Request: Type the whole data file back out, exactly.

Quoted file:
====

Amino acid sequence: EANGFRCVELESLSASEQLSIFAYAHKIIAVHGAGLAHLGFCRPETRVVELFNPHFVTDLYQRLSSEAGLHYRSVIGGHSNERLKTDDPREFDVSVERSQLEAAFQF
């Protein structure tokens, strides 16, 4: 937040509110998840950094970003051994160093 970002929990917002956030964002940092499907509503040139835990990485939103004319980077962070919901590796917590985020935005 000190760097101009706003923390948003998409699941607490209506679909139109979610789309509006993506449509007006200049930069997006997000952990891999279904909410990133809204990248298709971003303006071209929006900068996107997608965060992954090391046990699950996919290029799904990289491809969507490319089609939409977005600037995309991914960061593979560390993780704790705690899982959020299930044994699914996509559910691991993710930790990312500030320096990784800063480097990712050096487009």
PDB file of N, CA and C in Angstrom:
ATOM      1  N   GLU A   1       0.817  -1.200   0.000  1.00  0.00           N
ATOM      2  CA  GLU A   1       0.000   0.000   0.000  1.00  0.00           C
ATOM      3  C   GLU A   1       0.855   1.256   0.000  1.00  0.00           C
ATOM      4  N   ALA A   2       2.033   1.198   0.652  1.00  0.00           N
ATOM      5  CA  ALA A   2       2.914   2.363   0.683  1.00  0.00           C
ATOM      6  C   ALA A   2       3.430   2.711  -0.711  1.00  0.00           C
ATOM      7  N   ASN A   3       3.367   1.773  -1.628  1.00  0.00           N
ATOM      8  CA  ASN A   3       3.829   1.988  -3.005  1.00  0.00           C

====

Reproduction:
Amino acid sequence: EANGFRCVELESLSASEQLSIFAYAHKIIAVHGAGLAHLGFCRPETRVVELFNPHFVTDLYQRLSSEAGLHYRSVIGGHSNERLKTDDPREFDVSVERSQLEAAFQF
């Protein structure tokens, strides 16, 4: 937040509110998840950094970003051994160093 970002929990917002956030964002940092499907509503040139835990990485939103004319980077962070919901590796917590985020935005 000190760097101009706003923390948003998409699941607490209506679909139109979610789309509006993506449509007006200049930069997006997000952990891999279904909410990133809204990248298709971003303006071209929006900068996107997608965060992954090391046990699950996919290029799904990289491809969507490319089609939409977005600037995309991914960061593979560390993780704790705690899982959020299930044994699914996509559910691991993710930790990312500030320096990784800063480097990712050096487009």
PDB file of N, CA and C in Angstrom:
ATOM      1  N   GLU A   1       0.817  -1.200   0.000  1.00  0.00           N
ATOM      2  CA  GLU A   1       0.000   0.000   0.000  1.00  0.00           C
ATOM      3  C   GLU A   1       0.855   1.256   0.000  1.00  0.00           C
ATOM      4  N   ALA A   2       2.033   1.198   0.652  1.00  0.00           N
ATOM      5  CA  ALA A   2       2.914   2.363   0.683  1.00  0.00           C
ATOM      6  C   ALA A   2       3.430   2.711  -0.711  1.00  0.00           C
ATOM      7  N   ASN A   3       3.367   1.773  -1.628  1.00  0.00           N
ATOM      8  CA  ASN A   3       3.829   1.988  -3.005  1.00  0.00           C